This is for the writers.
Write something that doesn’t suck.
It’s a simple goal. A low stakes goal. You have nothing to lose.
Amy Koppelman wrote “I Smile Back,” with low stakes. All she had to do was make it not suck. That’s what Sarah Silverman told her.
Now, Silverman is starring in the movie as the main character. She’s Laney.
Amy’s books do more than just not suck. They’re emotional and honest. Publishers told her it resembled the truth too much. One publisher said, “This is the reason we got into publishing, but I can’t sell this.”
It was rejected at least 80 times. Now look at her success.
The book bleeds. I was scared reading it. I was scared for Laney.
You feel sorry for her, but sometimes you have to feel sorry for someone else to stop feeling sorry for yourself.
Good fiction can do that. It can give you an escape.
They tell you you can’t run away from yourself. But they lie all the time.
Amy wrote while she was depressed—she needed an escape. This escape led to more than just a healthier life, it led to a beautiful book.
In today’s interview, Amy reveals how you can write great fiction.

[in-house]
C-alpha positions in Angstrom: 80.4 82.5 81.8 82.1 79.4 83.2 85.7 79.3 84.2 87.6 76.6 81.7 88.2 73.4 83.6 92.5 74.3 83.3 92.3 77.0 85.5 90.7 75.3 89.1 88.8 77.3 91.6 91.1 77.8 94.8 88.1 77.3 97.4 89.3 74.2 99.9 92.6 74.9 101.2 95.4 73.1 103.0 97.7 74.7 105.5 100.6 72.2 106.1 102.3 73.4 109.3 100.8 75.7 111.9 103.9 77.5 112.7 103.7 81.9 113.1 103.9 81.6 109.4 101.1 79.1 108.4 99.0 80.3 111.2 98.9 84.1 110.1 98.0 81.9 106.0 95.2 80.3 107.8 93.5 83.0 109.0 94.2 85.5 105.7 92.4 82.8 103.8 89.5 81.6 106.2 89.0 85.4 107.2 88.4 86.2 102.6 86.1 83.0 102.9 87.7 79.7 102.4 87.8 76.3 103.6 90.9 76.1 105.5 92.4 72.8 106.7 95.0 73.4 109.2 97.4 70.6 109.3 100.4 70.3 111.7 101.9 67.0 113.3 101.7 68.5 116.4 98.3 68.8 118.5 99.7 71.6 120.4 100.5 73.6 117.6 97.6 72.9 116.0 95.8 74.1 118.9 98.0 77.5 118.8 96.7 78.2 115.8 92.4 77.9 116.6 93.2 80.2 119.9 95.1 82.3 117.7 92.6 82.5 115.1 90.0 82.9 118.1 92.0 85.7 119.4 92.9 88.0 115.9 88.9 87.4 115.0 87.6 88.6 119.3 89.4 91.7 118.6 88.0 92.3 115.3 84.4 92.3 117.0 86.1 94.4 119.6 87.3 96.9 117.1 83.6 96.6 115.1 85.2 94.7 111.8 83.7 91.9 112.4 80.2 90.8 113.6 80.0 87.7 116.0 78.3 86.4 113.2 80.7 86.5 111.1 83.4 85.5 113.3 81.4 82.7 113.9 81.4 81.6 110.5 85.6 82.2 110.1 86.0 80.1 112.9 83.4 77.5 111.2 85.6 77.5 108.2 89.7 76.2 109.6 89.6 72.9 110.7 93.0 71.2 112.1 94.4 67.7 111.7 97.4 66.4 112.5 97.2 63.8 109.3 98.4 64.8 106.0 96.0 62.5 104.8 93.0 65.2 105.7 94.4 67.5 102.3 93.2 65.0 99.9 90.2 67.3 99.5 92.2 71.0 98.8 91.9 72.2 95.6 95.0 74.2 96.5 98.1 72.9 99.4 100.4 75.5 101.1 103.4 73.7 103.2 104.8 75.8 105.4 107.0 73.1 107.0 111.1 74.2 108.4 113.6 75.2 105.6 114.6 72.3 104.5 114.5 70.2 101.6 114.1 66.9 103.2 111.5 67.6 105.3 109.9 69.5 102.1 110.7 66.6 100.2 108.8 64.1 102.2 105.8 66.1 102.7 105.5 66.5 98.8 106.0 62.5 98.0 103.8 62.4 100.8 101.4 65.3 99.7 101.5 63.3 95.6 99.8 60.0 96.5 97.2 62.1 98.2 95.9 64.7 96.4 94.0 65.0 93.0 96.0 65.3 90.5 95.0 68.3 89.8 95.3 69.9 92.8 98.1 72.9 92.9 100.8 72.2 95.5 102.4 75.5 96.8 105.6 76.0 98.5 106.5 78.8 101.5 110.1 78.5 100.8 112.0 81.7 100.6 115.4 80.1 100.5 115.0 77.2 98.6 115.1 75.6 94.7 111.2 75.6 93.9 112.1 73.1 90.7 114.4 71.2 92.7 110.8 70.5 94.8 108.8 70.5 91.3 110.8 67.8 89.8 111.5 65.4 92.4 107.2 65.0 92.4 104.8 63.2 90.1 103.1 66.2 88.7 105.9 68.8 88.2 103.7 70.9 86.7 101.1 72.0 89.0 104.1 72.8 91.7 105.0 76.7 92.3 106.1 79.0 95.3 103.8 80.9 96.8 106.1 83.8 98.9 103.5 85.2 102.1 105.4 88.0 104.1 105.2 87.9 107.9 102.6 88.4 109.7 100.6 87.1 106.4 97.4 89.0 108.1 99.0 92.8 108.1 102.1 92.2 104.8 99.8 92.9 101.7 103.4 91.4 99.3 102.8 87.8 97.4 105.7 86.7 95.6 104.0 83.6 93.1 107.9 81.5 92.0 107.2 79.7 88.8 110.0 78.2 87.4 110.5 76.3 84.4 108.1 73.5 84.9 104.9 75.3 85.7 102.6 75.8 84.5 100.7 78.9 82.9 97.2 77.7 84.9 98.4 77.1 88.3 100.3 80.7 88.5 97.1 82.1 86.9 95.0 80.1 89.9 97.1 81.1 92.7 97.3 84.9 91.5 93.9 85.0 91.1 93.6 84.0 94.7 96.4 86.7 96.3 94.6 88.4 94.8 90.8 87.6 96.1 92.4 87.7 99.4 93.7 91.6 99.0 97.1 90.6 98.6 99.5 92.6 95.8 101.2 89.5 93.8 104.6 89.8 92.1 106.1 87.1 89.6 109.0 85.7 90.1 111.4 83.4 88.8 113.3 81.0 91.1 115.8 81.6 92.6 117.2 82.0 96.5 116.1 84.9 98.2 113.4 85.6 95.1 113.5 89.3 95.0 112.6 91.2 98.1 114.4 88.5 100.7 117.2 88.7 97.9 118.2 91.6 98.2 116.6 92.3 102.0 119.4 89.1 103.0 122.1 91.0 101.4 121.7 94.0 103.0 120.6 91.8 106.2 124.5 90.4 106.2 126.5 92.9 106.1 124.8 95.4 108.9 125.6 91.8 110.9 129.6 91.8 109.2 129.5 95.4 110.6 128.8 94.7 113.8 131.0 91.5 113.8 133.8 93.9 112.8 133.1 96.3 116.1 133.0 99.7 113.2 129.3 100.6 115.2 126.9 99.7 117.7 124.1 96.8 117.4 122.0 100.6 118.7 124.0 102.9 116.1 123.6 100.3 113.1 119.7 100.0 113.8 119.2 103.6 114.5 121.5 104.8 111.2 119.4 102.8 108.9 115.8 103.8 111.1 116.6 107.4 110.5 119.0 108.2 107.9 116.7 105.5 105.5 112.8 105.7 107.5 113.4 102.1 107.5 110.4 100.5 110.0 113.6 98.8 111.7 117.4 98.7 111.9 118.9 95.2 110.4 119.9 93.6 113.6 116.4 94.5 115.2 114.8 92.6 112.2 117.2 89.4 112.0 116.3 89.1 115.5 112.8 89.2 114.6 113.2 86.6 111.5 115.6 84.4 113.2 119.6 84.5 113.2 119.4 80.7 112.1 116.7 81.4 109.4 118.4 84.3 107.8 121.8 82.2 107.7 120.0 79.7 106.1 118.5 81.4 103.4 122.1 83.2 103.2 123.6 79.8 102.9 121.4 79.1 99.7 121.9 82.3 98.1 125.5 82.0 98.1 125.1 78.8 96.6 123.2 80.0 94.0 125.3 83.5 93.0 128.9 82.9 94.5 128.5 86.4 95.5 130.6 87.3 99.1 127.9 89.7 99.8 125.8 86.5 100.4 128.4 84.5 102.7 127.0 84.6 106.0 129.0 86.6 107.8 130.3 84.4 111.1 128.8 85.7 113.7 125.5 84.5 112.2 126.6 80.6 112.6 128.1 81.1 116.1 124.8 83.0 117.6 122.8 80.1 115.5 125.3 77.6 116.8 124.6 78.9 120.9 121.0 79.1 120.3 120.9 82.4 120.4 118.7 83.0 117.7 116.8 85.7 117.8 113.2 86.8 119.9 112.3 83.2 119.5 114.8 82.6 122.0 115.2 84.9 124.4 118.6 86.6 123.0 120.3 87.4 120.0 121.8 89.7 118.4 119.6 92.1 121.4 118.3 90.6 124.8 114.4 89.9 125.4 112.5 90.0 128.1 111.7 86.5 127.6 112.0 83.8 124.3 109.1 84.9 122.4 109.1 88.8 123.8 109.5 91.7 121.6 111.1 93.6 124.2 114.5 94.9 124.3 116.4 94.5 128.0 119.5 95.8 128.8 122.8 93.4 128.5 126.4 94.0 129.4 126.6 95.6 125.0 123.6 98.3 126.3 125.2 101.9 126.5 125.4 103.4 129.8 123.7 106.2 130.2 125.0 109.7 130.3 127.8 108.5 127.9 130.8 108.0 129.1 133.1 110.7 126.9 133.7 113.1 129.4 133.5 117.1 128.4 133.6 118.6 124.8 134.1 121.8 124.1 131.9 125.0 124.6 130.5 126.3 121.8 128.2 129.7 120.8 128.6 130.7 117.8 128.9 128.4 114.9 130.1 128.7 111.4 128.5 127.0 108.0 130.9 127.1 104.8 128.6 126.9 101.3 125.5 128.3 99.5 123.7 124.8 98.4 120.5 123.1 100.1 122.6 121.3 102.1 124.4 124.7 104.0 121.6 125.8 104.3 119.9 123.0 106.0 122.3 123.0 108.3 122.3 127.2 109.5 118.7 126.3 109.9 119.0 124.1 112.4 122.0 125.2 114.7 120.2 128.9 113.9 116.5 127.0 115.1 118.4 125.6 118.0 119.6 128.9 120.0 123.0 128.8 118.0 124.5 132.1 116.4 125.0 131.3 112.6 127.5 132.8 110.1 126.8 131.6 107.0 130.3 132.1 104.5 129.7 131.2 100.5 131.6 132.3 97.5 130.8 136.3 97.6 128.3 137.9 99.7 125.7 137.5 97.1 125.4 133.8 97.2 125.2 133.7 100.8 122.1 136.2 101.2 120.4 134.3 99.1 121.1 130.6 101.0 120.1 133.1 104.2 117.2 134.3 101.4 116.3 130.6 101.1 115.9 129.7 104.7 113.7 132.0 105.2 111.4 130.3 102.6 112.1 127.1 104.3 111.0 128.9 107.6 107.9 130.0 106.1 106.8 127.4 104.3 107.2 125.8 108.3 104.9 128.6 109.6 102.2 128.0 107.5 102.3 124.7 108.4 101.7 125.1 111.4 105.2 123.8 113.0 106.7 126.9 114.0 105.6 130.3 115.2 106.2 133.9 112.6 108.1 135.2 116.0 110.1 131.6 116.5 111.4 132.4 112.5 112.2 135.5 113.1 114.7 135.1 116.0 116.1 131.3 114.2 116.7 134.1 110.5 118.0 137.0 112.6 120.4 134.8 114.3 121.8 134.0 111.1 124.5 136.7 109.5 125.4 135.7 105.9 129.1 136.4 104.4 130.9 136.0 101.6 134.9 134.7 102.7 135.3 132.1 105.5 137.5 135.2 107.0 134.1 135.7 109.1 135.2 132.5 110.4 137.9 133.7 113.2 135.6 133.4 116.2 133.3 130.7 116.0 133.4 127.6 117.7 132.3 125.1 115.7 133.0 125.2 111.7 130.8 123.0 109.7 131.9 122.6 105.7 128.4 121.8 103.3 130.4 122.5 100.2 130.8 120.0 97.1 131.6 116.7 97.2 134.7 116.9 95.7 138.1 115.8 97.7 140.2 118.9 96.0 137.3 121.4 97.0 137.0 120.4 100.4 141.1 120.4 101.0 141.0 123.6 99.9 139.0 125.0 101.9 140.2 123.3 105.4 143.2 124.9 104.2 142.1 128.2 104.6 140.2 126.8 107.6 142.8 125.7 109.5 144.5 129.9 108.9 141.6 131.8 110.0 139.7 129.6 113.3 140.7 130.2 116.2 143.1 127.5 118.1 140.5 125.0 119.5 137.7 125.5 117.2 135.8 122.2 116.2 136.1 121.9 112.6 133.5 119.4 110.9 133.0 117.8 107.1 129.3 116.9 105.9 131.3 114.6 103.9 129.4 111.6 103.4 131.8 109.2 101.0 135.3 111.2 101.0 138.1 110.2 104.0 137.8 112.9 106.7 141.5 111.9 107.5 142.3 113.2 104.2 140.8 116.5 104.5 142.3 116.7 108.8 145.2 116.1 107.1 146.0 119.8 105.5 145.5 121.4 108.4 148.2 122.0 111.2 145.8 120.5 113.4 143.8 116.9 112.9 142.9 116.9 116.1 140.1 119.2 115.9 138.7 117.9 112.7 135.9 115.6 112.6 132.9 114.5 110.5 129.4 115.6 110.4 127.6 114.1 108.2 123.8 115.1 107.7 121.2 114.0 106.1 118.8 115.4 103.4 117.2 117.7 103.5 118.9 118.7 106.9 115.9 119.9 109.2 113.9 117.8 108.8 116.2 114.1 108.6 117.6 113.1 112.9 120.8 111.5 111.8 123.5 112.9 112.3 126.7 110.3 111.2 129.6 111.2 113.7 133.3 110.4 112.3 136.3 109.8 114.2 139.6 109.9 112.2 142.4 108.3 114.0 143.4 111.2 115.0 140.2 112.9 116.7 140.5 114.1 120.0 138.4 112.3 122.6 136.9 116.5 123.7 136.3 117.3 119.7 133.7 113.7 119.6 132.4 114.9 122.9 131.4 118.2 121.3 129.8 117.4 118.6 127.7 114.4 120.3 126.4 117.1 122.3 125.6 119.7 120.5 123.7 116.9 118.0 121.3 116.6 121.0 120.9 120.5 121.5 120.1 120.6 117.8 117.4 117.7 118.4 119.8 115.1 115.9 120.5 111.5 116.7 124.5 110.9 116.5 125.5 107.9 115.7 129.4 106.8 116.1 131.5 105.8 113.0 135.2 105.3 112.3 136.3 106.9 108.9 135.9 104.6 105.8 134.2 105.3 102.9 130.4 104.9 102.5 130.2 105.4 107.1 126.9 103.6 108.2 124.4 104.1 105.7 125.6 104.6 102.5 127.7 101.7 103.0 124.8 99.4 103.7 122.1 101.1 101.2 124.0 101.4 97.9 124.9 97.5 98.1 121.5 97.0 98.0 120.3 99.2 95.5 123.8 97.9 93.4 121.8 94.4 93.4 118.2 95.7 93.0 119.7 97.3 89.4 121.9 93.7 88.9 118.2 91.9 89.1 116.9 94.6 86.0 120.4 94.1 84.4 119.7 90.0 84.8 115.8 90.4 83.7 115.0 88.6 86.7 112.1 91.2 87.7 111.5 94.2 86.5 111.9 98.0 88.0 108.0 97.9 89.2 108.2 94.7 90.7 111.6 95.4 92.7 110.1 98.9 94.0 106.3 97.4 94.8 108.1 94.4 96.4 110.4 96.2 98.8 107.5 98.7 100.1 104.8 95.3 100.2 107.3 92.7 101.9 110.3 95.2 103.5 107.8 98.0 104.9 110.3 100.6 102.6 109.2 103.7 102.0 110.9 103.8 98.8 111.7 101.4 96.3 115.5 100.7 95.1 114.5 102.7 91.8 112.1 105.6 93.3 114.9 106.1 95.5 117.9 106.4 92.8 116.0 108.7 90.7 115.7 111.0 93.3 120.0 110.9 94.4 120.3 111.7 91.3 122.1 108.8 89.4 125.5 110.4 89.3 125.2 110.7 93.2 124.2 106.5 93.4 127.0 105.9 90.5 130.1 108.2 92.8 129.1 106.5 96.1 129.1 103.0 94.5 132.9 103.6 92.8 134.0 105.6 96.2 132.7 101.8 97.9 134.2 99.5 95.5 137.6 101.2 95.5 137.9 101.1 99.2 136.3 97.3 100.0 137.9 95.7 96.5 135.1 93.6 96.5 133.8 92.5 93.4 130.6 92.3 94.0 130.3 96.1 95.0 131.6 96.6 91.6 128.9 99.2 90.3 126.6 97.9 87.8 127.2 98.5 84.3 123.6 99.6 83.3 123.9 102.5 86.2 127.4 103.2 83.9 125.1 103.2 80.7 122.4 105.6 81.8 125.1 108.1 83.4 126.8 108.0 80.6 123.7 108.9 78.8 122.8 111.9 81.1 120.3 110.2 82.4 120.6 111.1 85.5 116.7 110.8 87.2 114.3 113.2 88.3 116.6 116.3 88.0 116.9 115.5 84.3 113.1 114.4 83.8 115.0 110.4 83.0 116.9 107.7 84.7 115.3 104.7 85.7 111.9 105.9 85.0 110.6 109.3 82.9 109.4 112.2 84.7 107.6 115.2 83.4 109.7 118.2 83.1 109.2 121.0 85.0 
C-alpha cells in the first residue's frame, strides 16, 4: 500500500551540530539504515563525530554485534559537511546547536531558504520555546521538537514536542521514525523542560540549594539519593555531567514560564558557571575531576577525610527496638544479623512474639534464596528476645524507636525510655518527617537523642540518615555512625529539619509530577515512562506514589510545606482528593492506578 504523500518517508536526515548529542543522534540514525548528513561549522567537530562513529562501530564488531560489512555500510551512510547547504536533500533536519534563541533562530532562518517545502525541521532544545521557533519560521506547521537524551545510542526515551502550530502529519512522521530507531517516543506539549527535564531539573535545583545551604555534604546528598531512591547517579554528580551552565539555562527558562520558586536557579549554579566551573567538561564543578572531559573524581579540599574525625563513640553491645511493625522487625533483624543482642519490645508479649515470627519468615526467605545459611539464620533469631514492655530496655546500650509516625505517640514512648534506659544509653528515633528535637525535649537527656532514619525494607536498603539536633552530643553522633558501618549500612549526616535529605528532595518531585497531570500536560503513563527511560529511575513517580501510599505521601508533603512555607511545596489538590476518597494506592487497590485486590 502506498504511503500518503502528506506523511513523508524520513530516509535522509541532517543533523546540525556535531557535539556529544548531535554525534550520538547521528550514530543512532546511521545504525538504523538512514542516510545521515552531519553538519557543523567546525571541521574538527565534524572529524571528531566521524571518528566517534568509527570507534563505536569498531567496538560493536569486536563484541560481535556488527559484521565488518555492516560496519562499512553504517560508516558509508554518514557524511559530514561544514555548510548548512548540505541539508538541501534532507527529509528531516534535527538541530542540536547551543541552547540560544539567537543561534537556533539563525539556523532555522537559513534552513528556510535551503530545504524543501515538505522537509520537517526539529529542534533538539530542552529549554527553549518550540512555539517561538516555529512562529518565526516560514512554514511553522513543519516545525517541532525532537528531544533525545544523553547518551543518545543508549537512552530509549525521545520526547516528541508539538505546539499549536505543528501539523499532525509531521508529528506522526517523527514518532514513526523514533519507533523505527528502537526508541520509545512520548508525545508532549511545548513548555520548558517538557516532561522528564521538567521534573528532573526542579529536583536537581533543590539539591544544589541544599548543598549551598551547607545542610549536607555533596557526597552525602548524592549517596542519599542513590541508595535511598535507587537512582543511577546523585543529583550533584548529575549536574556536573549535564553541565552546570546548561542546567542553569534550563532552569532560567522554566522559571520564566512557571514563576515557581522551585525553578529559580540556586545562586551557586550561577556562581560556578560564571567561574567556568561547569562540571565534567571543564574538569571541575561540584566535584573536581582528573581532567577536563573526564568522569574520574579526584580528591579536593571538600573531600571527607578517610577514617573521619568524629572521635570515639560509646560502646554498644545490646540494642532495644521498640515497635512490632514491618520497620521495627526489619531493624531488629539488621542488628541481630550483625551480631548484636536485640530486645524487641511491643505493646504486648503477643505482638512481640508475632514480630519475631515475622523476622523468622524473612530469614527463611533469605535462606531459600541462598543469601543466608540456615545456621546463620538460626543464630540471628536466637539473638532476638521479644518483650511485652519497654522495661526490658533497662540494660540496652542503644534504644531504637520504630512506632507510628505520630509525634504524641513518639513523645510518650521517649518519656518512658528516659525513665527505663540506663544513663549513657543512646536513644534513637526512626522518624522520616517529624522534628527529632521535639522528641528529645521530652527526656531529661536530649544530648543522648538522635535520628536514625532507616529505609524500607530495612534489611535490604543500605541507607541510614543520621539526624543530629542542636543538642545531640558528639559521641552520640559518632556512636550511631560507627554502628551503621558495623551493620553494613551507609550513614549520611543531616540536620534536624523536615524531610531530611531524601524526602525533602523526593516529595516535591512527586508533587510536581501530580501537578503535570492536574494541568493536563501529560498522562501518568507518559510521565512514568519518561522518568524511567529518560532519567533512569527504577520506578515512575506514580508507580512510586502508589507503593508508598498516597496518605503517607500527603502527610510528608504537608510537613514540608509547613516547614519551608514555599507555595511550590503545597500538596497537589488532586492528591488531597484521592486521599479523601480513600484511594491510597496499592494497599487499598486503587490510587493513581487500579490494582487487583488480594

She tells me the best kind of writing understands you somehow without even knowing you.
It helps you understand yourself better. “All of us, whether we’re writers, carpenters or teachers, we just want to be heard and understood,” Amy says.
Whatever you’re doing now, you don’t know what it’s doing for your future. That’s why I recommend a daily practice.
Amy didn’t have a daily practice. She used to sit and wonder if she could ever make coffee again.
Depression made instant coffee look impossible. Everything loomed over her. But one day she made coffee. And over the course of many small victories, she survived.
Listen to Amy Koppelman to learn how to write to survive.
I mean it, listen to Amy, she is the master of fiction that bleeds.
Resources and Links:
- Amy Koppelman’s Website
- Hesitation Wounds by Amy Koppelman
- I Smile Back by Amy Koppelman (soon to be I Smile back the movie starring Sarah Silverman. Watch the trailer here)
- A Mouthful of Air by Amy Koppelman
- Listen to my good friend, Brian Koppelman interview Amy Koppelman on his podcast The Moment with Brian Koppelman
- Man’s Search for Meaning by Viktor Frankl
- Existentialism from Dostoevsky to Sartre, Revised and Expanded Edition by Walter Kauffman
- The Art of Memoir by Mary Karr
- Franny and Zooey by J.D. Salinger
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